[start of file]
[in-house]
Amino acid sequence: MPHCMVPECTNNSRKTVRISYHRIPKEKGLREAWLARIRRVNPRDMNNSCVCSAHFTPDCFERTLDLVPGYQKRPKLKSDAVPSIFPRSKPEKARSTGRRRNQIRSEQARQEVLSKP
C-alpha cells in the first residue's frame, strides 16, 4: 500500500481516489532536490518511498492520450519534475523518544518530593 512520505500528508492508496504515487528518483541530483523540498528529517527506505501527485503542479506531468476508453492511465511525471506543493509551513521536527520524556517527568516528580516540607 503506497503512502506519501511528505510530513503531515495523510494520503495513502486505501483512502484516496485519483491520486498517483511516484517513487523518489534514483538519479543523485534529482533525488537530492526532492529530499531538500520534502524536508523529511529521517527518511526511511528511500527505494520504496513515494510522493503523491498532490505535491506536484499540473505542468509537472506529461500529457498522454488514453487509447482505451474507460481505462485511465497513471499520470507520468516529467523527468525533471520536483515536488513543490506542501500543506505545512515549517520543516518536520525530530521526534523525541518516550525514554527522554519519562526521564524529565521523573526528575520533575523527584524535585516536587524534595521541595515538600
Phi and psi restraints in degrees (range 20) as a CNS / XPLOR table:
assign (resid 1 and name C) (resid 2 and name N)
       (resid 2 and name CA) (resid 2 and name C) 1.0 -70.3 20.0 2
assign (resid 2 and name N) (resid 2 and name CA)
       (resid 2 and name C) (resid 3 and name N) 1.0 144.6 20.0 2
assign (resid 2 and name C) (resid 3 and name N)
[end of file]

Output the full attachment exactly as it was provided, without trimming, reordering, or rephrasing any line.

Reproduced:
[in-house]
Amino acid sequence: MPHCMVPECTNNSRKTVRISYHRIPKEKGLREAWLARIRRVNPRDMNNSCVCSAHFTPDCFERTLDLVPGYQKRPKLKSDAVPSIFPRSKPEKARSTGRRRNQIRSEQARQEVLSKP
C-alpha cells in the first residue's frame, strides 16, 4: 500500500481516489532536490518511498492520450519534475523518544518530593 512520505500528508492508496504515487528518483541530483523540498528529517527506505501527485503542479506531468476508453492511465511525471506543493509551513521536527520524556517527568516528580516540607 503506497503512502506519501511528505510530513503531515495523510494520503495513502486505501483512502484516496485519483491520486498517483511516484517513487523518489534514483538519479543523485534529482533525488537530492526532492529530499531538500520534502524536508523529511529521517527518511526511511528511500527505494520504496513515494510522493503523491498532490505535491506536484499540473505542468509537472506529461500529457498522454488514453487509447482505451474507460481505462485511465497513471499520470507520468516529467523527468525533471520536483515536488513543490506542501500543506505545512515549517520543516518536520525530530521526534523525541518516550525514554527522554519519562526521564524529565521523573526528575520533575523527584524535585516536587524534595521541595515538600
Phi and psi restraints in degrees (range 20) as a CNS / XPLOR table:
assign (resid 1 and name C) (resid 2 and name N)
       (resid 2 and name CA) (resid 2 and name C) 1.0 -70.3 20.0 2
assign (resid 2 and name N) (resid 2 and name CA)
       (resid 2 and name C) (resid 3 and name N) 1.0 144.6 20.0 2
assign (resid 2 and name C) (resid 3 and name N)